I've been a news photographer for nearly 20 years and during that time I've covered hundreds if not thousands of stories that have appeared in tabloid newspapers and magazines around the world.
I'm British and have been living and working in Los Angeles for the past four and a half years.
Like many news photographers out there, my work consist of a healthy mix of celebrities (I recently covered Prince Harry's time in the US) to showbiz like the Beckhams and the death of Michael Jackson. Recent features and hard news include the earthquakes in Haiti and Japan.
My career came out of an equal passion for photography and news. When I quit the security of a steady job as an electronic sales engineer back in the early 1990's and handed back the company car, tie and pension I knew I was following the right path for me. It was more of a calling than a job.
It didn't take for me long to realise which photographs would pay the highest bounty. A front page to the Times or Telegraph would pay maybe £500 if I was lucky whereas a front page and a double page spread inside a red top tabloid or a glossy showbiz magazine would pay 10 times that amount. It doesn't take a business genius to realise which photos I should be chasing.
I quickly became a regular shifter at many of the national Daily and Sunday papers, including the Daily Mail, the News of the World and the Sun.
In 2000 I set up an agency, First News, where I had a number of photographers working for me.
As a photographer or agency boss you have to balance your output between work you are passionate about and work that pays the bills.
Jobs like catching James Boffey from Liverpool - a banned driver getting back behind the wheel of his car after killing a cyclist made the front page of the Daily Mail, it gave me great satisfaction actually nailing the scrote but hardly paid a fortune, or spending £2000 of my own money to investigate and photograph victims of people trafficking in Romania - a feature that never sold.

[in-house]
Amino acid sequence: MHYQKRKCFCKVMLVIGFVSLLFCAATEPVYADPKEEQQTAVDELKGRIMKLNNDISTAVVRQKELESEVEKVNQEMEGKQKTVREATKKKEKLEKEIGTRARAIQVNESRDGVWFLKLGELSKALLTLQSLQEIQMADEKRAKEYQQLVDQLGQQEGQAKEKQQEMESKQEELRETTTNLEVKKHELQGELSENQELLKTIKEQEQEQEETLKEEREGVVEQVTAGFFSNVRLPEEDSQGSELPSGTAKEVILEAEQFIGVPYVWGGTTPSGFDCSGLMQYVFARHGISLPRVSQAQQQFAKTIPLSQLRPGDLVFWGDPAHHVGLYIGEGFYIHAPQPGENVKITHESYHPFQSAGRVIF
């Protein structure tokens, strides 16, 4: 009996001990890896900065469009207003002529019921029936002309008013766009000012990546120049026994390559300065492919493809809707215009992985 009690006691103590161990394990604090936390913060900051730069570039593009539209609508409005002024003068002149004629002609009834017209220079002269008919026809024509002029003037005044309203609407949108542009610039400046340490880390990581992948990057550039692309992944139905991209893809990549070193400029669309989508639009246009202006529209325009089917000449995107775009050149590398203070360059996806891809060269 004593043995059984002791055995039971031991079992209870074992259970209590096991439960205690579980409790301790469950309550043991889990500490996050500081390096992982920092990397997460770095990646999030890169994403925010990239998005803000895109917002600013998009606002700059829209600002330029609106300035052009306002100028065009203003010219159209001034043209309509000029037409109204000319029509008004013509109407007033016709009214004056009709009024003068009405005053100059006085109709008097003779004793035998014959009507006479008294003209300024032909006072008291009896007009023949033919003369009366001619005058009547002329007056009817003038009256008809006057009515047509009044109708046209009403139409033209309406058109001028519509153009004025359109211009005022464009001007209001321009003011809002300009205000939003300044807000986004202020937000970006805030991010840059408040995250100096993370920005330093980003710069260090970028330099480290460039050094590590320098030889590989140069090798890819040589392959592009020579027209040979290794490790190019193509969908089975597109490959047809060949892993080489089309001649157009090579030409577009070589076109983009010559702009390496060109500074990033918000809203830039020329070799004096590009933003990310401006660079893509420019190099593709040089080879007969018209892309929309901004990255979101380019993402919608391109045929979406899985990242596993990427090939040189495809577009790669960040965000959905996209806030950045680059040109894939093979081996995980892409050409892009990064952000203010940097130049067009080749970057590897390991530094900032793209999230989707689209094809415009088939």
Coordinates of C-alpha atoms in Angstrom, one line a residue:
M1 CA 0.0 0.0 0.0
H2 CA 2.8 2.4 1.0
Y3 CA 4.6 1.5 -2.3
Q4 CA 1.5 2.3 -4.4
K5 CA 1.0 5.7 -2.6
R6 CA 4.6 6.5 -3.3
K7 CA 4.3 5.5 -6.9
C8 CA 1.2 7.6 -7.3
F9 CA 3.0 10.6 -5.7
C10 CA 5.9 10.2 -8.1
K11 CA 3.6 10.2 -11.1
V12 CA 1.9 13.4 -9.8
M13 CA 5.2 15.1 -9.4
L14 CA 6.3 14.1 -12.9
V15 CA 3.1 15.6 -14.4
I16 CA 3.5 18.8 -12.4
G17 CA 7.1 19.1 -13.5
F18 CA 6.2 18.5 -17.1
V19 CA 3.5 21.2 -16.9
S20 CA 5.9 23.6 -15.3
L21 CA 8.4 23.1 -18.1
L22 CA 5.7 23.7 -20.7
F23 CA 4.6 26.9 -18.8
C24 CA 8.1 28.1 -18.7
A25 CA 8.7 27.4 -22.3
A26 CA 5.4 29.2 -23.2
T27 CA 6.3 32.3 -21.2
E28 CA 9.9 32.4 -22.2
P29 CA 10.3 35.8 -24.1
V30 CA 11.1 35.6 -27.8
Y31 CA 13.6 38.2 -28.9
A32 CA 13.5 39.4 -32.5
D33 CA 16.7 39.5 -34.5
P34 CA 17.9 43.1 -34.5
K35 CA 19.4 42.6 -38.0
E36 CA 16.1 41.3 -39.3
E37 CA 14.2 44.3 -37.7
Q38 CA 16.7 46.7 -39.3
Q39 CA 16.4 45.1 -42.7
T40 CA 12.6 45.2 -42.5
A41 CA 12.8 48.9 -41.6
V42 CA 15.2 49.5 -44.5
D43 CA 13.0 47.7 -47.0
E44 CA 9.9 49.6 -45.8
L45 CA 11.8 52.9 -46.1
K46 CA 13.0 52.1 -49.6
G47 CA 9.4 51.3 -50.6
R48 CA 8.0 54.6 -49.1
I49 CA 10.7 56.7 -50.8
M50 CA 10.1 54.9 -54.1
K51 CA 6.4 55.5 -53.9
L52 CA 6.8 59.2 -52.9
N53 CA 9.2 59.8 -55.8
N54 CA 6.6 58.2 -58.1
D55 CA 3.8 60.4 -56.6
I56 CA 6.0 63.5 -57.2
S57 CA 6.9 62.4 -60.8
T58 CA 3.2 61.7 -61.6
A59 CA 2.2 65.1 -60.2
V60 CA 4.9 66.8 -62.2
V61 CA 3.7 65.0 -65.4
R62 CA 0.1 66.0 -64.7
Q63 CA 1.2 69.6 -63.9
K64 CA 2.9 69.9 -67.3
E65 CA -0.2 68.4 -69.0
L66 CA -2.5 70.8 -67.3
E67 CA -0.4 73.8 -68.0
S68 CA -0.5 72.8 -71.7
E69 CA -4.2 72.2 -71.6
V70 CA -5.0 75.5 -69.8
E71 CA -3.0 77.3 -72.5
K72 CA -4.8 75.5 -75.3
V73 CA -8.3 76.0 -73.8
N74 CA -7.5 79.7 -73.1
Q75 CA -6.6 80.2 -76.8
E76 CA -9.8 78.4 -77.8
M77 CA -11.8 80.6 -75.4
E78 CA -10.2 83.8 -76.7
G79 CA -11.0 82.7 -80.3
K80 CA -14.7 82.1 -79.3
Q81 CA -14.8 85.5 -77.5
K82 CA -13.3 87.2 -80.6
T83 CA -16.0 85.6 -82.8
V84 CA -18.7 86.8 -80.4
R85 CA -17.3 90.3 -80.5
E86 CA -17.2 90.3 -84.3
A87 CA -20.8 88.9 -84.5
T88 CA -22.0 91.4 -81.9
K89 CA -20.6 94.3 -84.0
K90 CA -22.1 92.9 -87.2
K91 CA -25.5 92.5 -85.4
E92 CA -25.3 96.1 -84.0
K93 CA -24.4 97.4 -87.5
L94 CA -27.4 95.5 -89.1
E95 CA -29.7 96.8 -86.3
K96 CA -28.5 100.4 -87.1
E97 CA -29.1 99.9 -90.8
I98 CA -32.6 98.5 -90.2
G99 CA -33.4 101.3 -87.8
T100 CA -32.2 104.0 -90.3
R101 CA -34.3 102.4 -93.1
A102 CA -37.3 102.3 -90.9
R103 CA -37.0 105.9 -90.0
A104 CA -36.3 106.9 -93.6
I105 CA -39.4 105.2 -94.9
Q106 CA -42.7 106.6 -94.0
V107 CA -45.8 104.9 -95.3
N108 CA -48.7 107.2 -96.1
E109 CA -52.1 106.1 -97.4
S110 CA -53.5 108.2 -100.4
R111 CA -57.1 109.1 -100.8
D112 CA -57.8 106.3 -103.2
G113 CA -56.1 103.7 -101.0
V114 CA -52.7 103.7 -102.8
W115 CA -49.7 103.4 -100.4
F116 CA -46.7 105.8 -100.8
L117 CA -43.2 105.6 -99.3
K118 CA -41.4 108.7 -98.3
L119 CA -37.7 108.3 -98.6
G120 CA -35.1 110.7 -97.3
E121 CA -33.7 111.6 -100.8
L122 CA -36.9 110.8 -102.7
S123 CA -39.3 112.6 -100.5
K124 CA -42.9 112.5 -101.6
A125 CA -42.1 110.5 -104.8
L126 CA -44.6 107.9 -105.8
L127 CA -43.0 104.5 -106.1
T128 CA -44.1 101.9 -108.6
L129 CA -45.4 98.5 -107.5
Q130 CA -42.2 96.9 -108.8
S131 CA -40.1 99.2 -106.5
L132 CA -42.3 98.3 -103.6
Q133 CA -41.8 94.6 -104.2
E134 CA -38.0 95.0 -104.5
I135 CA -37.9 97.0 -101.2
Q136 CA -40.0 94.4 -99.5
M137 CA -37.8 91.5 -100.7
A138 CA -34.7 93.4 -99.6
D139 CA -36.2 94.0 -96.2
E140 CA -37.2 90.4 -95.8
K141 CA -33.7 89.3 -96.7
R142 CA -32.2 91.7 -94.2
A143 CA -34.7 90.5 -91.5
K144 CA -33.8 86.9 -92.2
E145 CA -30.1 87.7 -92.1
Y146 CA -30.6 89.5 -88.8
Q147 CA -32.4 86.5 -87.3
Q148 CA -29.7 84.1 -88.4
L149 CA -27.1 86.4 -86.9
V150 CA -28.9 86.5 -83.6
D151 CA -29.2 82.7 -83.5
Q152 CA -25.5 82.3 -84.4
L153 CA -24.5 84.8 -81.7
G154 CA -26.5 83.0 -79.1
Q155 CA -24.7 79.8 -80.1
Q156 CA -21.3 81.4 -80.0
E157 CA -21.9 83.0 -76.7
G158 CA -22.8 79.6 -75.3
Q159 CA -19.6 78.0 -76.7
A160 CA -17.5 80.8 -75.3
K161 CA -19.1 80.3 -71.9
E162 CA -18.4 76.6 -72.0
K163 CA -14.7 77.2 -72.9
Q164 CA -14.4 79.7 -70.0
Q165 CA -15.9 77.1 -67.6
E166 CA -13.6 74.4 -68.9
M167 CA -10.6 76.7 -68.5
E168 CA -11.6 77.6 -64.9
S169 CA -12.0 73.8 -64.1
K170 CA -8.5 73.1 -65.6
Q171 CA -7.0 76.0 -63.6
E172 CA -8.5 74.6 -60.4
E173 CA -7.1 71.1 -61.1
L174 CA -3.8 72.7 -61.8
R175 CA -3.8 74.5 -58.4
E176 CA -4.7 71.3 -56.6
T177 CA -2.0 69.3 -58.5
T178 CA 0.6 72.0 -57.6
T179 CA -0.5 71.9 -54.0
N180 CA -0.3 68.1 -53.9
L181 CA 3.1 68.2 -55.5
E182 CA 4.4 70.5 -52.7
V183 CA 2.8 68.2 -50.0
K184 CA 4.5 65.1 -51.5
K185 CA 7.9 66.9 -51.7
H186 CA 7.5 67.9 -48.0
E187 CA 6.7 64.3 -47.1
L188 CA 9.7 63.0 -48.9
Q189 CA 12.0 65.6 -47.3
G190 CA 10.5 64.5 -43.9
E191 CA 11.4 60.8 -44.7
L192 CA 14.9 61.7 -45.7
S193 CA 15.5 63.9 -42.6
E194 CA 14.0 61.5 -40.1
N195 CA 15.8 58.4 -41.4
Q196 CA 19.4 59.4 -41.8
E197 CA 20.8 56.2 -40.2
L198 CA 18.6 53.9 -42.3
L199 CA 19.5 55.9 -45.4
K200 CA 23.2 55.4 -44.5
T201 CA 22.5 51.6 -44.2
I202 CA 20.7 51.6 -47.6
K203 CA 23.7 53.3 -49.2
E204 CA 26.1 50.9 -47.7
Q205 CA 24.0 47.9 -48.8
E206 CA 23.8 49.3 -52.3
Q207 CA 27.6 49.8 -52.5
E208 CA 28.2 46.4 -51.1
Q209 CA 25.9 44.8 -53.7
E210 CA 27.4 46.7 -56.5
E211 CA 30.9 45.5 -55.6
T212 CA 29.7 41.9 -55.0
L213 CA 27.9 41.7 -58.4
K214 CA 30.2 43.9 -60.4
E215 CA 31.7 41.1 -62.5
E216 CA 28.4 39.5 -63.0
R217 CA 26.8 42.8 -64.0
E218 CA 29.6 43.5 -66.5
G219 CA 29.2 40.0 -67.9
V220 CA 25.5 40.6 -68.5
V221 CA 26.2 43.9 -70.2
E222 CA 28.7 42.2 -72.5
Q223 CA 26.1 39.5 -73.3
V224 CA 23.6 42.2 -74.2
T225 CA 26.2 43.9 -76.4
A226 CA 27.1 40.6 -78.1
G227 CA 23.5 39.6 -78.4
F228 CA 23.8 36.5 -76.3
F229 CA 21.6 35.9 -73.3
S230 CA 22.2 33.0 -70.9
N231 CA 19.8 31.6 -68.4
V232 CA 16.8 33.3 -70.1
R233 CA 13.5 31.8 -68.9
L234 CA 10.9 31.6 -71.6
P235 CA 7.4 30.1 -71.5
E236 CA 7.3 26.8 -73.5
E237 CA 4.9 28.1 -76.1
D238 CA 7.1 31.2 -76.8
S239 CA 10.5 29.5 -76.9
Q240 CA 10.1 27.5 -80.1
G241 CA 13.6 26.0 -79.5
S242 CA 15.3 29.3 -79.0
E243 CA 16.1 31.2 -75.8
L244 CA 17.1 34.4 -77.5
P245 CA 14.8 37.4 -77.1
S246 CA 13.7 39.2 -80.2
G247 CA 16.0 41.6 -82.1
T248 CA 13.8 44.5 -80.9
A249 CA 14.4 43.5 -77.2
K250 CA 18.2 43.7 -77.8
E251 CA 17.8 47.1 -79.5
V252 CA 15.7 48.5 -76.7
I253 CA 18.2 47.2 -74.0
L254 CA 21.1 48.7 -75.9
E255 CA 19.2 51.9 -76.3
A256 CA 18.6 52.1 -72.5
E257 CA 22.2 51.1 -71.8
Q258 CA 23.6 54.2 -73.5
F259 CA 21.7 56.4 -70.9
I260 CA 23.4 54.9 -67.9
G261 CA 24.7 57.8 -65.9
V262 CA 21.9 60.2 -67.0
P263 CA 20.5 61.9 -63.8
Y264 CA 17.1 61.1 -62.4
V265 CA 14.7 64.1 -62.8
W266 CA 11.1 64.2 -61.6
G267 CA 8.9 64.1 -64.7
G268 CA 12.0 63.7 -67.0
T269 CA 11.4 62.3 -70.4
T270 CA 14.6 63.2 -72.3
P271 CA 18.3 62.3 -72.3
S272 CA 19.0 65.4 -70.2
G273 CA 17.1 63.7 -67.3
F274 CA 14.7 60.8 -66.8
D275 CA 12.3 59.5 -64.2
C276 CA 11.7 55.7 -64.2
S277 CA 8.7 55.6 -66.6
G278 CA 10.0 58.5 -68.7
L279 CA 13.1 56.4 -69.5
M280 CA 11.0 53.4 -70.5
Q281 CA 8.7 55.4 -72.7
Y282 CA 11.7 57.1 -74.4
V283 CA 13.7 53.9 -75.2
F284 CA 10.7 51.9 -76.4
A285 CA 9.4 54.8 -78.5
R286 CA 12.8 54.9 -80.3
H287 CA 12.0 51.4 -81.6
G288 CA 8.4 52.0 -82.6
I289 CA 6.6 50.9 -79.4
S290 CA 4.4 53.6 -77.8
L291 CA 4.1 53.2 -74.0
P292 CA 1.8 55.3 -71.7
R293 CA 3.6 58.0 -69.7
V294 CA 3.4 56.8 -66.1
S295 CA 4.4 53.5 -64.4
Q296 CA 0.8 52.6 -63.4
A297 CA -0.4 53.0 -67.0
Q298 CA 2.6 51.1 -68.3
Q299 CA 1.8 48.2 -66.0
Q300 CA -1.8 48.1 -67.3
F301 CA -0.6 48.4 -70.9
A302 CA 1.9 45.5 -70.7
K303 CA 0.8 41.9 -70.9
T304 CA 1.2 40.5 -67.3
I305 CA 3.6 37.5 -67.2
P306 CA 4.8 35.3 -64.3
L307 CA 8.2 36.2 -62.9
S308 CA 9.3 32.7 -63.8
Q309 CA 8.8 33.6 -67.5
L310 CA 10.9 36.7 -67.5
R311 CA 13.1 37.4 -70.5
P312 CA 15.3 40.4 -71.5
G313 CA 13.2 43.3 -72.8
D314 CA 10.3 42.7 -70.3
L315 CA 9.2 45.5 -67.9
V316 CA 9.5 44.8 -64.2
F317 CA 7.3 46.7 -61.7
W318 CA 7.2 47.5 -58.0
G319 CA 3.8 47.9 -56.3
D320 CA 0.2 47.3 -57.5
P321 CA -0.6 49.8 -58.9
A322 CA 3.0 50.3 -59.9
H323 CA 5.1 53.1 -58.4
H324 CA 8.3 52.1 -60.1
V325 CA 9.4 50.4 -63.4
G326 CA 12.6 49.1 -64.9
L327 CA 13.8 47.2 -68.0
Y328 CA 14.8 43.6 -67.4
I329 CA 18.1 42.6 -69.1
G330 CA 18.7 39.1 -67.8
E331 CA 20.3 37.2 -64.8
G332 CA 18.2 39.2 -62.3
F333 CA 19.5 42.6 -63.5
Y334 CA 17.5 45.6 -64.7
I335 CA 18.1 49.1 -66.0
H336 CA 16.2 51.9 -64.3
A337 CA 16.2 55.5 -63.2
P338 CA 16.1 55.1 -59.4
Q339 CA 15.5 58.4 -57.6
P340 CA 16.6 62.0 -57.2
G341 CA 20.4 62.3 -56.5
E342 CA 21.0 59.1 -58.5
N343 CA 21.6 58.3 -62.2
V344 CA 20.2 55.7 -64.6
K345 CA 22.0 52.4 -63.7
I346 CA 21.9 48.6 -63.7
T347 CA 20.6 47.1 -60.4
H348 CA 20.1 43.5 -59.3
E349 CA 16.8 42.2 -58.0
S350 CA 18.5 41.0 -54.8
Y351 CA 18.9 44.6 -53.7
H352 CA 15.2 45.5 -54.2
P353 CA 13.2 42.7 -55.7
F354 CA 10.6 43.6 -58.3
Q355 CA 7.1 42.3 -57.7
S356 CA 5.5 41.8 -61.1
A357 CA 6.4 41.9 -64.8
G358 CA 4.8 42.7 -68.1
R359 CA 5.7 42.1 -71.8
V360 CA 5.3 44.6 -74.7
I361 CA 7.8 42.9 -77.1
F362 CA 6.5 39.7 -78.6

I'd worked on a number of stories in the United States and always felt I'd like to live there. In 2007 I got my visa and moved to Los Angeles where I joined a celebrity news agency.
In early 2008 some news organisations focused their attention on me. Whilst working for the agency I took the decision to quit my job as I felt uneasy about the constant and reckless pursuit of the singer Britney Spears. At the time Spears appeared to be going through some kind of mental breakdown, shaving her head, driving on high speed late night runs through the Hollywood Hills, hotly pursued by the paparazzi. I felt it could end in the death of Spears.
There was no story, the paparazzi's pursuit of Spears became the story.
The competition for the latest set of photos of Ms Spears was very hot, with hundreds of thousand of dollars being paid for a great exclusive the paps were ruthless. It wasn't unknown for the paps to drive on the wrong side of the street and jump red lights. Stories of paps having their tyres slashed and cars attacked by the competition were not uncommon.